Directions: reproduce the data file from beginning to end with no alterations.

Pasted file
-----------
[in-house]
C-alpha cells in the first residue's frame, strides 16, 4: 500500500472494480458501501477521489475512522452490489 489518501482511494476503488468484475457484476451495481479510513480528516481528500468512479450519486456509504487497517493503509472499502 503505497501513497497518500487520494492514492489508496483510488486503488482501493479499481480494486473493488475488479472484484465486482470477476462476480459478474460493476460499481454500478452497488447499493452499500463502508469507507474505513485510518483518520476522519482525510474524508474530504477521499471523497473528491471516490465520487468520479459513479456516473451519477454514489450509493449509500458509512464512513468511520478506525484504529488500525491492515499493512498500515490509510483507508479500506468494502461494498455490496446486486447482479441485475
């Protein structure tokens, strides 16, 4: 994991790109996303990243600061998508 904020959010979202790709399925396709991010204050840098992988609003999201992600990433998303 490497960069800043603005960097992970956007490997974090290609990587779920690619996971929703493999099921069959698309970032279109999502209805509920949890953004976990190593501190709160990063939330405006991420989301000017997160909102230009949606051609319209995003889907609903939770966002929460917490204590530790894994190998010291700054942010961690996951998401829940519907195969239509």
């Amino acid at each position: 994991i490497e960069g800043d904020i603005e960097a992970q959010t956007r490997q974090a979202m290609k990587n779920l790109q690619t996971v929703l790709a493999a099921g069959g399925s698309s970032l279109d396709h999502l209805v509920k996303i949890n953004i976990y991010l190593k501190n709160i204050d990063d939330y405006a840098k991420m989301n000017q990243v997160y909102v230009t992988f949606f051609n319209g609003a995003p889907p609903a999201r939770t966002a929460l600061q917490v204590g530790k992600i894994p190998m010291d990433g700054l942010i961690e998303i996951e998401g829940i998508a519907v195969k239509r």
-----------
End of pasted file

[in-house]
C-alpha cells in the first residue's frame, strides 16, 4: 500500500472494480458501501477521489475512522452490489 489518501482511494476503488468484475457484476451495481479510513480528516481528500468512479450519486456509504487497517493503509472499502 503505497501513497497518500487520494492514492489508496483510488486503488482501493479499481480494486473493488475488479472484484465486482470477476462476480459478474460493476460499481454500478452497488447499493452499500463502508469507507474505513485510518483518520476522519482525510474524508474530504477521499471523497473528491471516490465520487468520479459513479456516473451519477454514489450509493449509500458509512464512513468511520478506525484504529488500525491492515499493512498500515490509510483507508479500506468494502461494498455490496446486486447482479441485475
């Protein structure tokens, strides 16, 4: 994991790109996303990243600061998508 904020959010979202790709399925396709991010204050840098992988609003999201992600990433998303 490497960069800043603005960097992970956007490997974090290609990587779920690619996971929703493999099921069959698309970032279109999502209805509920949890953004976990190593501190709160990063939330405006991420989301000017997160909102230009949606051609319209995003889907609903939770966002929460917490204590530790894994190998010291700054942010961690996951998401829940519907195969239509």
């Amino acid at each position: 994991i490497e960069g800043d904020i603005e960097a992970q959010t956007r490997q974090a979202m290609k990587n779920l790109q690619t996971v929703l790709a493999a099921g069959g399925s698309s970032l279109d396709h999502l209805v509920k996303i949890n953004i976990y991010l190593k501190n709160i204050d990063d939330y405006a840098k991420m989301n000017q990243v997160y909102v230009t992988f949606f051609n319209g609003a995003p889907p609903a999201r939770t966002a929460l600061q917490v204590g530790k992600i894994p190998m010291d990433g700054l942010i961690e998303i996951e998401g829940i998508a519907v195969k239509r």